MandelblitFlash 90

On Tuesday night, the Israeli Police dropped a bombshell by announcing that it recommended putting Prime Minister Binyamin Netanyahu on trial over allegations of bribery and breach of trust in two separate investigations. Immediately after the announcement, all eyes turned to Attorney General Avichai Mandelblit, who now has to decide whether to move forward and indict Netanyahu and potentially end the premier’s nine-year run at Israel’s helm.

Seasoned observers of Israel’s political scene predict that Mandelblit will come under a tremendous amount of pressure from the media to indict Netanyahu. “In order to close two bribery cases against three of the strongest figures in Israel - the suspicions need to be very weak or Mandelblit has to be very strong,” tweeted Channel 2 Political Correspondent Amit Segal.

While Netanyahu has been subject to endless scrutiny by the media during his long sojourn in power, little is known about Mandelblit. The quiet and unassuming man, whose demeanor – as per friends – masks a brilliant legal mind, has the power to do what the Israeli left, large parts of Europe and the Israeli media have been dreaming of for a decade: Bringing the seemingly endless Netanyahu era to a close.

Mandelblit was born in 1963 and grew up in Tel Aviv. His mother fought the British as part of the Lechi underground militia and Mandelblit grew up in a strong right-wing household, a rarity during a time in Israel characterized by the ruling Mapai party’s hegemony. At age 18, he enrolled in Tel Aviv University to study law as part of an elite IDF program. Mandelblit went on to spend 27 years in the IDF Military Advocate General Corps, filling a long string of positions including military prosecutor, public defender, and judge.

At age 26, Mandelblit underwent a profound change. Seemingly overnight, the once-secular Tel Avivian started eating only Kosher food and keeping the Sabbath. Mandelblit became a follower of Rabbi Baruch Shalom HaLevi Ashlag, a kabbalist and Hassidic rebbe. The reasons for this dramatic lifestyle shift are unknown; he has never publicly addressed the issue and even his closest friends have admitted to the Israeli media that they, too, are kept in the dark.

In 2004, Mandelblit reached the pinnacle of the IDF’s legal arm when he was appointed to be the Military Advocate General. The position placed the shy attorney in the public’s eye for the first time. Mandelblit ruled on a series of controversial cases, such as Israel’s use of cluster bombs in the Second Lebanon War in 2006, the Gaza Flotilla, and the decision to indict popular and charismatic Brigadier General Chico Tamir on charges of misconduct for lying about a car accident involving an IDF vehicle.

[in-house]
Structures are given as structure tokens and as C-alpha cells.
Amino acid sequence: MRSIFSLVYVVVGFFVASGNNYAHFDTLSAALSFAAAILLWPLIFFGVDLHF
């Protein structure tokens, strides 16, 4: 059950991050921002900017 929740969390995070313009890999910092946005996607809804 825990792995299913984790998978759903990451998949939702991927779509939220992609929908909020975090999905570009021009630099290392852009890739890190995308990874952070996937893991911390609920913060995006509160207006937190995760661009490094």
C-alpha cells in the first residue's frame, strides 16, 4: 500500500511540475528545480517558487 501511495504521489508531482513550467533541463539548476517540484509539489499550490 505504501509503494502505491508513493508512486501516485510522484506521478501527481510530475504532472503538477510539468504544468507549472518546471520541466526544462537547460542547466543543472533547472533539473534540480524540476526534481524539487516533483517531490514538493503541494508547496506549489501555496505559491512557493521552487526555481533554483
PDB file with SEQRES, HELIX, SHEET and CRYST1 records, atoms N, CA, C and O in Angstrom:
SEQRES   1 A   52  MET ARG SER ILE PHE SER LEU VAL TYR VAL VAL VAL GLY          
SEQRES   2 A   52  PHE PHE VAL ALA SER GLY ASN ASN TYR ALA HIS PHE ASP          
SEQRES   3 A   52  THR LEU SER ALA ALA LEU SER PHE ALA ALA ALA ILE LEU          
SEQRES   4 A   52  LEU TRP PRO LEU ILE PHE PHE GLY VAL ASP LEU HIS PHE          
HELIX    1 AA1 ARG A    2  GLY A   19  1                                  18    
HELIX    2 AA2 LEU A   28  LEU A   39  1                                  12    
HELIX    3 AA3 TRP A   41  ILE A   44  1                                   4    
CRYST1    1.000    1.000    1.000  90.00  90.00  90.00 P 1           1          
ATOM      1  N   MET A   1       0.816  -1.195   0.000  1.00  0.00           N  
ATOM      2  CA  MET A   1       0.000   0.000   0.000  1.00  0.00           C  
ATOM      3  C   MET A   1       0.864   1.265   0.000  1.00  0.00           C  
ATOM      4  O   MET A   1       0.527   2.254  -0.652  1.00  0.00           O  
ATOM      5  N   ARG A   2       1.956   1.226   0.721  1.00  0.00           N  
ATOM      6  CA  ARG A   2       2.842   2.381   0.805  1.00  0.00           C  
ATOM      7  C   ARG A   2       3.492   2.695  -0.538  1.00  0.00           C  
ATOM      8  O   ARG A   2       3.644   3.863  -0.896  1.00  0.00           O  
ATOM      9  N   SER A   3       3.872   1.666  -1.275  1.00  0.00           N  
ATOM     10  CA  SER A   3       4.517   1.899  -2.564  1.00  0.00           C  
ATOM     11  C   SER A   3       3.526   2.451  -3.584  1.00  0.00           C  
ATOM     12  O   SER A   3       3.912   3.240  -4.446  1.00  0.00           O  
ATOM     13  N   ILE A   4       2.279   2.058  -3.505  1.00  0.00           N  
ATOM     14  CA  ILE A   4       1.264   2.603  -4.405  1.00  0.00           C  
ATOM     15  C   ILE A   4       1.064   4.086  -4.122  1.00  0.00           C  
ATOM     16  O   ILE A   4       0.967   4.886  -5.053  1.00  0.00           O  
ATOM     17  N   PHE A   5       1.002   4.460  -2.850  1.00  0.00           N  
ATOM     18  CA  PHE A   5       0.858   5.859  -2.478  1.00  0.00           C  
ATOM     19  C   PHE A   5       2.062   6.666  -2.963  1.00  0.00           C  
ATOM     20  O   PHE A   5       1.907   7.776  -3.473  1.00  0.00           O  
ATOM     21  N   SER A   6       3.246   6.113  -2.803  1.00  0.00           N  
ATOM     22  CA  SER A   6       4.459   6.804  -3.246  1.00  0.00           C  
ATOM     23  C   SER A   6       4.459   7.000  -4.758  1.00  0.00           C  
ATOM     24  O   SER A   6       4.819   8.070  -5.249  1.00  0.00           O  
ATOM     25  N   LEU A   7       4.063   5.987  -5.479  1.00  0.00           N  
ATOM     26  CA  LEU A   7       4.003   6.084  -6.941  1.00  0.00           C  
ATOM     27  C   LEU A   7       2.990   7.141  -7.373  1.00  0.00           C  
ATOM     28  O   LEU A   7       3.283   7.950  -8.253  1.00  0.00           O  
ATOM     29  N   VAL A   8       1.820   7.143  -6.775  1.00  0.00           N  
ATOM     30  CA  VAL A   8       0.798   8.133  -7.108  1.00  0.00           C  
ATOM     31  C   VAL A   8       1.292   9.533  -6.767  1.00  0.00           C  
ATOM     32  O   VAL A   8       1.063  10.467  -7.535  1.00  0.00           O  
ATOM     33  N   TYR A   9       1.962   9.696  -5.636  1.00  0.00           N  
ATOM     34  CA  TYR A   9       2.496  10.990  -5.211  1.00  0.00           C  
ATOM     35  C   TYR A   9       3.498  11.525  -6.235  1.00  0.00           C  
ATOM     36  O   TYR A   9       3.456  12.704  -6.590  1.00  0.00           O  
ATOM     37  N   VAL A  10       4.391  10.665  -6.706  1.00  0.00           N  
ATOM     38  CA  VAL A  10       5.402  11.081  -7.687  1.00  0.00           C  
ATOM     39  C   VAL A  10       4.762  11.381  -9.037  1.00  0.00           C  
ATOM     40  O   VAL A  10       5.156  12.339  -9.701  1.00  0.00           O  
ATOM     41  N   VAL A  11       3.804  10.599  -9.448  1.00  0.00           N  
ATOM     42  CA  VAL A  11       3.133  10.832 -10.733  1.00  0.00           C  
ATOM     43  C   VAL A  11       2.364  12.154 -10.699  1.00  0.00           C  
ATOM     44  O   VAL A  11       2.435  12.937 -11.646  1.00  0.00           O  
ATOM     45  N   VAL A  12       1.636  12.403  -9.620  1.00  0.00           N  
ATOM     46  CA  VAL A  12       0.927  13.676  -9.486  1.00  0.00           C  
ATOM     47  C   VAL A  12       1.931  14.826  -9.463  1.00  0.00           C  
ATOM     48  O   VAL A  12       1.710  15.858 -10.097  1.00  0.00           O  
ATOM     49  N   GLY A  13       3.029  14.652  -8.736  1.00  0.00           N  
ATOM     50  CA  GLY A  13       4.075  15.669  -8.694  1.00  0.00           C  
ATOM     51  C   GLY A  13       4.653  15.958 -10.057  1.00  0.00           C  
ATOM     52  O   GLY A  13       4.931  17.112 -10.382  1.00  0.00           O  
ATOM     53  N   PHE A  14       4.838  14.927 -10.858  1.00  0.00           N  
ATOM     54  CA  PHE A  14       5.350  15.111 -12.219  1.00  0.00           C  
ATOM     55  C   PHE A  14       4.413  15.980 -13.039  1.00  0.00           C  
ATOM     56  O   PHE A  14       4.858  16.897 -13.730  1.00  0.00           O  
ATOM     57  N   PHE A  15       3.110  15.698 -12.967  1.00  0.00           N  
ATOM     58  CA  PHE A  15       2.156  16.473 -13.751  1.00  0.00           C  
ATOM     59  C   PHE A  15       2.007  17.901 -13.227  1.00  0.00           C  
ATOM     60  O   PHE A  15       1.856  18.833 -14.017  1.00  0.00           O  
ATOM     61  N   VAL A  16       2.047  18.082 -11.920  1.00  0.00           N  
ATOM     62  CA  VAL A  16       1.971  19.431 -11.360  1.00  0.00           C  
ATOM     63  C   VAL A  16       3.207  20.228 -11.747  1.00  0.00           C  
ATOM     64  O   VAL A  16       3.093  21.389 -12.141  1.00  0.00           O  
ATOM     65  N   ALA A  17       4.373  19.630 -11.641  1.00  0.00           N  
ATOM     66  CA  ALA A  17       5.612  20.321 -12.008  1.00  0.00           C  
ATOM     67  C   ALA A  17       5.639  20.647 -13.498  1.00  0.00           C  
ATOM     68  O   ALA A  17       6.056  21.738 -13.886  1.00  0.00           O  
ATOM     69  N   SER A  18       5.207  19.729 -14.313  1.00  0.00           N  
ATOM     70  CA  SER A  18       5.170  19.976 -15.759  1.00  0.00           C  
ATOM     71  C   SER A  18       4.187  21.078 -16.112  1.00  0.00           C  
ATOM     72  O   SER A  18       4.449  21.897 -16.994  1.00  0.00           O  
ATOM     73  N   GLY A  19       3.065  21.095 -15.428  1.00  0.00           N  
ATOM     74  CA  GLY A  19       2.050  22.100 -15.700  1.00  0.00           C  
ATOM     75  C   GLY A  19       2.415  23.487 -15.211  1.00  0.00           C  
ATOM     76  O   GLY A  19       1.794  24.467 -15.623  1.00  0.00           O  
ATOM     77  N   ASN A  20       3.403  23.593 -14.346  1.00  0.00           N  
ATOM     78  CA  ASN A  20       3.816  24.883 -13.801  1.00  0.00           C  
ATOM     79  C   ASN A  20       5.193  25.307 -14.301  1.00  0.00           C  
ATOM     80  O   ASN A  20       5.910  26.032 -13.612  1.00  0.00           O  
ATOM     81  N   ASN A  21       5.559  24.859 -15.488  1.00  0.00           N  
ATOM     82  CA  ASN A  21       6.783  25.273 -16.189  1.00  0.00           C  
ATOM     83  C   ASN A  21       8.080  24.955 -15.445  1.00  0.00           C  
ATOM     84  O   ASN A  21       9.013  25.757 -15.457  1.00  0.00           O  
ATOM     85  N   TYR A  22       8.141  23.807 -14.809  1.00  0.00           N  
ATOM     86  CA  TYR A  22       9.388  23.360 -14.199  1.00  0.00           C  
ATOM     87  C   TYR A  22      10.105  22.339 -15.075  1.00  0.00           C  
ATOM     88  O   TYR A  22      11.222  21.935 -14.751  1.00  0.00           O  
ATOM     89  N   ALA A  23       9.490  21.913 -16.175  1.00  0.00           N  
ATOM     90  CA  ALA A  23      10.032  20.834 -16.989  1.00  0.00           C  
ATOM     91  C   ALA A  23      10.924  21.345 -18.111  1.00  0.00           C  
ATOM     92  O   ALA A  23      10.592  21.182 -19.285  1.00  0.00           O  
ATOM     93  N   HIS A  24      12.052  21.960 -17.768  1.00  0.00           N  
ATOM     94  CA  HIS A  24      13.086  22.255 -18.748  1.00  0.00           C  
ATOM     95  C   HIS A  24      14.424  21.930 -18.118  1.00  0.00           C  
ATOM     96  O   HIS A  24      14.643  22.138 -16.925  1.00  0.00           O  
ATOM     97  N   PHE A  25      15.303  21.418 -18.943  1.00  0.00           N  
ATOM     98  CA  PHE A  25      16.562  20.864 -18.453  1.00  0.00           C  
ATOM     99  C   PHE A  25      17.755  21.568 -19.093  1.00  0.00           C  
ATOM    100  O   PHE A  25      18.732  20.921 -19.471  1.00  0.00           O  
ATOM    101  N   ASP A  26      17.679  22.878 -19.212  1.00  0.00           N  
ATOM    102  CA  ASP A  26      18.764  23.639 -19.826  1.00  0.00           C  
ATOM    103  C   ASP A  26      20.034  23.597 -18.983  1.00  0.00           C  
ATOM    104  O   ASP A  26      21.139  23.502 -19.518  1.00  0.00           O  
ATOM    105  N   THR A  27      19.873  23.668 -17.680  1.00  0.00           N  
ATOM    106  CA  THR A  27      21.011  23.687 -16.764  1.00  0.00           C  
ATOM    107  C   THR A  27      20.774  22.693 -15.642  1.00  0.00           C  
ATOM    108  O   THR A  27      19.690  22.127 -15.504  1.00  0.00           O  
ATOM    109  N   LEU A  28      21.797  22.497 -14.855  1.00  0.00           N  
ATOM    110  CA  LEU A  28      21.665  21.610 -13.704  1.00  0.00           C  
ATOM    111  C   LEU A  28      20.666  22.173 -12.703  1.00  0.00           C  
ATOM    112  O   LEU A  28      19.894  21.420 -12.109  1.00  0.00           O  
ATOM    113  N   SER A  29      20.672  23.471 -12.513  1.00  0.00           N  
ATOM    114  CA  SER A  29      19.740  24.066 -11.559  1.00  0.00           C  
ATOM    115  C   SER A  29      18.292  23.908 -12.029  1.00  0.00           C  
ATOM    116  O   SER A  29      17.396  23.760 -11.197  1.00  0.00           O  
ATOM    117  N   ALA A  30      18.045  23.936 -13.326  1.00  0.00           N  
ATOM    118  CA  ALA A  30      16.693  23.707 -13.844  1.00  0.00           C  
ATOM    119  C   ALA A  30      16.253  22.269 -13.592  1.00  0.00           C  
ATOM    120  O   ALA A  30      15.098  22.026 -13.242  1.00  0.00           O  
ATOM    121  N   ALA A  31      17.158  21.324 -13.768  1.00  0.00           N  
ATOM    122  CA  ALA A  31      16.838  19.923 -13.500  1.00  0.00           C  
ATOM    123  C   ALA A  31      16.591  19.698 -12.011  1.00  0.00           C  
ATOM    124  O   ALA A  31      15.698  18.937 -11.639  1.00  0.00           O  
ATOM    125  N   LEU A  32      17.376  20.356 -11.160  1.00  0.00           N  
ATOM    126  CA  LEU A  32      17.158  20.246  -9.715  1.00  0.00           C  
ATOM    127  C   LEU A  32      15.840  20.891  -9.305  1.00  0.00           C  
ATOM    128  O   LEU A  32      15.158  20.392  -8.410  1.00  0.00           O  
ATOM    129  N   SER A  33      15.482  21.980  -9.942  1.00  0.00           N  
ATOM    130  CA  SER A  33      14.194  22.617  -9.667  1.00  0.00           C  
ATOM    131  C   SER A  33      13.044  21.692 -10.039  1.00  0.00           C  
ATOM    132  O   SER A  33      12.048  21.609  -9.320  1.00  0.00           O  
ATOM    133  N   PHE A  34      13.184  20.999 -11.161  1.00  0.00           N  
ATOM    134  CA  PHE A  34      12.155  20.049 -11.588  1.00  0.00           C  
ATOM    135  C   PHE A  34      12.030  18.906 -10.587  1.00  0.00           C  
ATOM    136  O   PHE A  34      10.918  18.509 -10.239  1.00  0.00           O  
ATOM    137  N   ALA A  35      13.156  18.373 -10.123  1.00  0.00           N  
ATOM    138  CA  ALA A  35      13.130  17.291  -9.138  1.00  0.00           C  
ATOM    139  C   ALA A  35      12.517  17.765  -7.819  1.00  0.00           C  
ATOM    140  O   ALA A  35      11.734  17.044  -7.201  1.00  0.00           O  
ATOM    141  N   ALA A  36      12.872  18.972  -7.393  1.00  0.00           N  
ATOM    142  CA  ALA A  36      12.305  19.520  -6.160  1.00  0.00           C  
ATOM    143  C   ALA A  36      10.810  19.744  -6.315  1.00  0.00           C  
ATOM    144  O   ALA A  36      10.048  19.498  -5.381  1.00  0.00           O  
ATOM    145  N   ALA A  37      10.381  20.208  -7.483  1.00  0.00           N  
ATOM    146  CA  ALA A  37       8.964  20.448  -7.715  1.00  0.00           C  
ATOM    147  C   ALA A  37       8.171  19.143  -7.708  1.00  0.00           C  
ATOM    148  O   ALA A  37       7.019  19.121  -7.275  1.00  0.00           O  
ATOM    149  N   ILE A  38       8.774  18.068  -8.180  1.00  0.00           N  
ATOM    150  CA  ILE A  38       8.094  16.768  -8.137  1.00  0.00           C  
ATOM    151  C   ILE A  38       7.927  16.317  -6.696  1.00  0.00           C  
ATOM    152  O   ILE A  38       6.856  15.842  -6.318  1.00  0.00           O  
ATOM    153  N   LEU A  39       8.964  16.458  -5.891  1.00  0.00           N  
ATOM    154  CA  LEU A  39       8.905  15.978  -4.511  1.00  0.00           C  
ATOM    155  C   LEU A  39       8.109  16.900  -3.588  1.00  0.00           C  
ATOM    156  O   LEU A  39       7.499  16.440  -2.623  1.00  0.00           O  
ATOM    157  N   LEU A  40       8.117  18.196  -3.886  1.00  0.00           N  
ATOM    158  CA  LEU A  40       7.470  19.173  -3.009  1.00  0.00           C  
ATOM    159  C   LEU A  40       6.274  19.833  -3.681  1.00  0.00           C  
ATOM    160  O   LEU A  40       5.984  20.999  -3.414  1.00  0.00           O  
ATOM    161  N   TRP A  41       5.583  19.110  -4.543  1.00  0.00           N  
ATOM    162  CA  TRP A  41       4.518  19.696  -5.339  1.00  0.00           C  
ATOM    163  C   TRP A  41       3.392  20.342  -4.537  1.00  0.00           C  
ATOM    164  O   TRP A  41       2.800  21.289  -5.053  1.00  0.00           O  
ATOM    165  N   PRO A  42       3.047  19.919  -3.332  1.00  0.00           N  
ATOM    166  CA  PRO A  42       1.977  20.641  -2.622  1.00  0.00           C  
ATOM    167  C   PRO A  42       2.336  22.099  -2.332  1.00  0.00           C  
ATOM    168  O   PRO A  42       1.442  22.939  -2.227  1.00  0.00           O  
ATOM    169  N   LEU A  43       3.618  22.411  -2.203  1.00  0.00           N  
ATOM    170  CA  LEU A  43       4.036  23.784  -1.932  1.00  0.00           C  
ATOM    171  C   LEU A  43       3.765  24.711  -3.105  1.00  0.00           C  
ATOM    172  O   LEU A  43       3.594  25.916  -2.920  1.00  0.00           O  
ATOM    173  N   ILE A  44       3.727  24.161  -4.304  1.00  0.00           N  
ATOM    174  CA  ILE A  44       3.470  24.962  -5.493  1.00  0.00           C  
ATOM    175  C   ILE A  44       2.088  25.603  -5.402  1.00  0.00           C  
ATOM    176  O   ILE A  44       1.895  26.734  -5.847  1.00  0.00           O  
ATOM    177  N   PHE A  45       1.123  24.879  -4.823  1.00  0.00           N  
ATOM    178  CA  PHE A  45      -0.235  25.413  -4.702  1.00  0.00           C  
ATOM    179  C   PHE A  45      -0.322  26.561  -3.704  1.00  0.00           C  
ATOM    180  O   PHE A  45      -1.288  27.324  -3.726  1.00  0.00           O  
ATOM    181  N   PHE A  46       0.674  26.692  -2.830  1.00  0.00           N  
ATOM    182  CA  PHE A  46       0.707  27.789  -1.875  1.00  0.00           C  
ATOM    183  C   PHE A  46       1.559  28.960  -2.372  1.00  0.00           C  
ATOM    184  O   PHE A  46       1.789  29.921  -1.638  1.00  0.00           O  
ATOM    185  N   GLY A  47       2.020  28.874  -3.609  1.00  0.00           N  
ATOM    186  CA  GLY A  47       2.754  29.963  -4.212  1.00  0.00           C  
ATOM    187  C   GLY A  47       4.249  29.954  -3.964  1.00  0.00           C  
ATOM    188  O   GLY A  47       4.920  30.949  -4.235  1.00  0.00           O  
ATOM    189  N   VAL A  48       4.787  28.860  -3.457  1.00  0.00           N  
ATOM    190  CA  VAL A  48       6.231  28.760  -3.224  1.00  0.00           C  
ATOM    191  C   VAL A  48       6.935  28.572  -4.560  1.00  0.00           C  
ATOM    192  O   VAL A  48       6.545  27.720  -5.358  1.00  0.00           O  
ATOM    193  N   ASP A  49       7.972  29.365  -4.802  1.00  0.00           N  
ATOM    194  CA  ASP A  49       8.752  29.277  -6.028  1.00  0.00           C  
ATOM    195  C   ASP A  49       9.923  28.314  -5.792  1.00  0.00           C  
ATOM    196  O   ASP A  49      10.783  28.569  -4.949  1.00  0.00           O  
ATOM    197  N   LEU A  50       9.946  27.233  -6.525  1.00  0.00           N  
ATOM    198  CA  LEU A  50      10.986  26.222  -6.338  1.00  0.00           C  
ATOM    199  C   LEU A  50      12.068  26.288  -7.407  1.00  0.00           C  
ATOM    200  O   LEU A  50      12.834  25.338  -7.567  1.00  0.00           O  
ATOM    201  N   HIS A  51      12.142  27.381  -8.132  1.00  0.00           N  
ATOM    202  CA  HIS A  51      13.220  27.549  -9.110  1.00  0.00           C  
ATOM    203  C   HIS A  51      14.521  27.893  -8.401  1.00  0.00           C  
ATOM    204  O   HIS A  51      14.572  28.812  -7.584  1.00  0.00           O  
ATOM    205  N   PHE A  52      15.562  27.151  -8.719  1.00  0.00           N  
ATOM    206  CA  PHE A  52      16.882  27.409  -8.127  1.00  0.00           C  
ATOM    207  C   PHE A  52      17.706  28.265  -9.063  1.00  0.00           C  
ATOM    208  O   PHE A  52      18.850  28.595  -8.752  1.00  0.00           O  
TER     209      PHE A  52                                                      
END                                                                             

Mandelblit earned harsh criticism during his tenure from Israel’s right, who contended that his strict interpretation of international law effectively paralyzed the IDF from operating against its enemies. According to the Walla news portal, Mandelblit infuriated a large number of senior officers when he forbade the Air Force from bombing a valuable Hamas position over fears of civilian casualties during Operation Cast Lead in 2008.

Mandelblit was also heavily criticized when he opened a criminal investigation against combat soldiers from the Givati Brigade over allegations that they mistakenly killed innocent civilians during the operation. The decision enraged large amounts of the Israeli public and an unknown individual defaced Mandeblit’s house with ugly language in response.

Mandelblit controversially cooperated with far-left groups such as B’Tselem, famously saying that “they do their work and I do mine”.

After climbing the career ladder in the IDF, Mandelblit became Netanyahu’s cabinet secretary in 2013, before replacing Yehuda Weinstein as Attorney General in 2015. In his brief tenure in the prestigious and influential job, Mandelblit managed to irk the right for refusing to defend the Regulation Law, which he claimed provides a license for stealing Arab land, and the left over his unwillingness to speed up the police probe into Netanyahu.

Now, after Tuesday night’s police bombshell, the entire nation turns its eyes to the bashful kippa-wearing lawyer. While a decision to indict Netanyahu would not obligate the premier to resign, it would likely end his political career.

Despite the media frenzy, Mandelblit’s contemporaries say they are confident that he will withstand the pressure and rule on strictly legal motivations. “Don’t let his demeanor fool you,” a senior government figure told Walla. “He is a jurist who puts what is right before everything. He won’t have a problem putting the Prime Minister on trial."